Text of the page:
• On June 1, right-wing outlet Infowars livestreamed a protest at a Planned Parenthood clinic the day after the anniversary of the murder of abortion provider Dr. George Tiller. This stunt continued a long line of right-wing media fostering or encouraging anti-abortion harassment, including the 2015 Colorado Springs Planned Parenthood shooter who had a penchant for right-wing media such as Fox News and Infowars.
    • In November, right-wing media and anti-abortion figures had a tantrum over what they called a "horrible new ad” attributed to Planned Parenthood -- despite the so-called ad actually being a 2015 video from a political action committee, not Planned Parenthood. However, as conservative figures continued to express disgust, people on social media started to make threats of violence against the health care organization citing shares of the 2015 video online.

    Right-wing media celebrated the Supreme Court giving a boost to anti-abortion fake health clinics

    Fake health clinics (also known as anti-abortion crisis pregnancy centers) engage in deception and manipulation in their advertising and interactions with clients with the goal of stopping that person from accessing an abortion. This year, fake health clinics were front and center at the Supreme Court in a case called National Institute of Family and Life Advocates (NIFLA) v. Becerra. The Supreme Court decided in favor of the NIFLA, stopping the implementation of a California law designed to deter some of the manipulative practices of these fake health clinics. Right-wing media celebrated the decision as a “win” for free speech:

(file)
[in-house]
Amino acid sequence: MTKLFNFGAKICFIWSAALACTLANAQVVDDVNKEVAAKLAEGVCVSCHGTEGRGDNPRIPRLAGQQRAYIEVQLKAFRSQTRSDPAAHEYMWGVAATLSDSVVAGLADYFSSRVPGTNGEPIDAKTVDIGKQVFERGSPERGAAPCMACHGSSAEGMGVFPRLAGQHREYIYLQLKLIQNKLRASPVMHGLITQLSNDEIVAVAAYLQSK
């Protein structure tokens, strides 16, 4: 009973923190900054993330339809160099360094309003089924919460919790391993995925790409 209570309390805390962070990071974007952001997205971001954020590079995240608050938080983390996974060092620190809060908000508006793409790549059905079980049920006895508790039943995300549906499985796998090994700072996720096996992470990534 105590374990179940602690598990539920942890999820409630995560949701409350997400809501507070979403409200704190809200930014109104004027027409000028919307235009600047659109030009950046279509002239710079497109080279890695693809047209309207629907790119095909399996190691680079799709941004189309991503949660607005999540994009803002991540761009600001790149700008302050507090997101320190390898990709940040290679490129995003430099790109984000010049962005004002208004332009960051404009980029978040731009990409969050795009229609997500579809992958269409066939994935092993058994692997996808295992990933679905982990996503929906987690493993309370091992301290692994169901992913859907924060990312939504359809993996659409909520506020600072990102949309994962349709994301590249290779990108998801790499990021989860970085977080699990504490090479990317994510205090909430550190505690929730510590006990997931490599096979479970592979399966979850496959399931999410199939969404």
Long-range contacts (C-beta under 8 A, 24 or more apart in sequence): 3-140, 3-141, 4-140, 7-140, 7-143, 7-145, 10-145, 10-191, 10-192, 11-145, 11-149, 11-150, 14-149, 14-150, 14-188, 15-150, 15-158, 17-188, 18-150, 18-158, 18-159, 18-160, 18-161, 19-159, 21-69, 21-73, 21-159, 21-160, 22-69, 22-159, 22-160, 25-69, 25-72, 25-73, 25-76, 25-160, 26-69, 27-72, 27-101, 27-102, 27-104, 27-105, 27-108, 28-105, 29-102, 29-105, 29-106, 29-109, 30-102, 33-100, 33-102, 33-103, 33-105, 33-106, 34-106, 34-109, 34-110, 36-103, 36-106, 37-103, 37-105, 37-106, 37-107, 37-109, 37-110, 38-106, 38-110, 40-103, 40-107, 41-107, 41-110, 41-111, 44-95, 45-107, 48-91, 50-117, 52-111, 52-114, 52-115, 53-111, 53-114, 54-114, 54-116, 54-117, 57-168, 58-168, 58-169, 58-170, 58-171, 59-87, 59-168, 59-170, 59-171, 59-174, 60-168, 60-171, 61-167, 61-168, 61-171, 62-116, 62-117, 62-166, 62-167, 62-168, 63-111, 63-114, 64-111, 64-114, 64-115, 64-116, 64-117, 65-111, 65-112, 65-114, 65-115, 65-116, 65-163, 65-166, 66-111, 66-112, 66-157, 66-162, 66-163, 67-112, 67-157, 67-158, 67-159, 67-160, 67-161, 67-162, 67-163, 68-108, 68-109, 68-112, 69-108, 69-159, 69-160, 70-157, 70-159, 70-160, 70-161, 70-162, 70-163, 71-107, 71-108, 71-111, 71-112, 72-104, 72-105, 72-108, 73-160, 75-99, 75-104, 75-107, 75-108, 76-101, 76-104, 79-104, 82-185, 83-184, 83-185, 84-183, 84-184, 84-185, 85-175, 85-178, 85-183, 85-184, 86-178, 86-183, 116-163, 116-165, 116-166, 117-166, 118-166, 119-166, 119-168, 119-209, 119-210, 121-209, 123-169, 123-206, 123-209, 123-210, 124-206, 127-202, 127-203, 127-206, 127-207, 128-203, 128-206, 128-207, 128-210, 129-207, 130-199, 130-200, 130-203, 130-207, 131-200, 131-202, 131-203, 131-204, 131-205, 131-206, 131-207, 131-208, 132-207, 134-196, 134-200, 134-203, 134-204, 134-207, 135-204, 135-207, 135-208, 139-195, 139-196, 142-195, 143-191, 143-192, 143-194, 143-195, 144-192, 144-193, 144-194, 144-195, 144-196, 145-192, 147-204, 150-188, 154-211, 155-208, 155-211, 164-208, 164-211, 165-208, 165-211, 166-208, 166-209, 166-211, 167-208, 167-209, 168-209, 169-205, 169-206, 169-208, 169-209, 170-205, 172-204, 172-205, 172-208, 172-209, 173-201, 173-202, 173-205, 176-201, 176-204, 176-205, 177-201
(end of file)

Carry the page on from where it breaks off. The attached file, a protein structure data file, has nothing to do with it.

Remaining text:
Sarah Wasko / Media Matters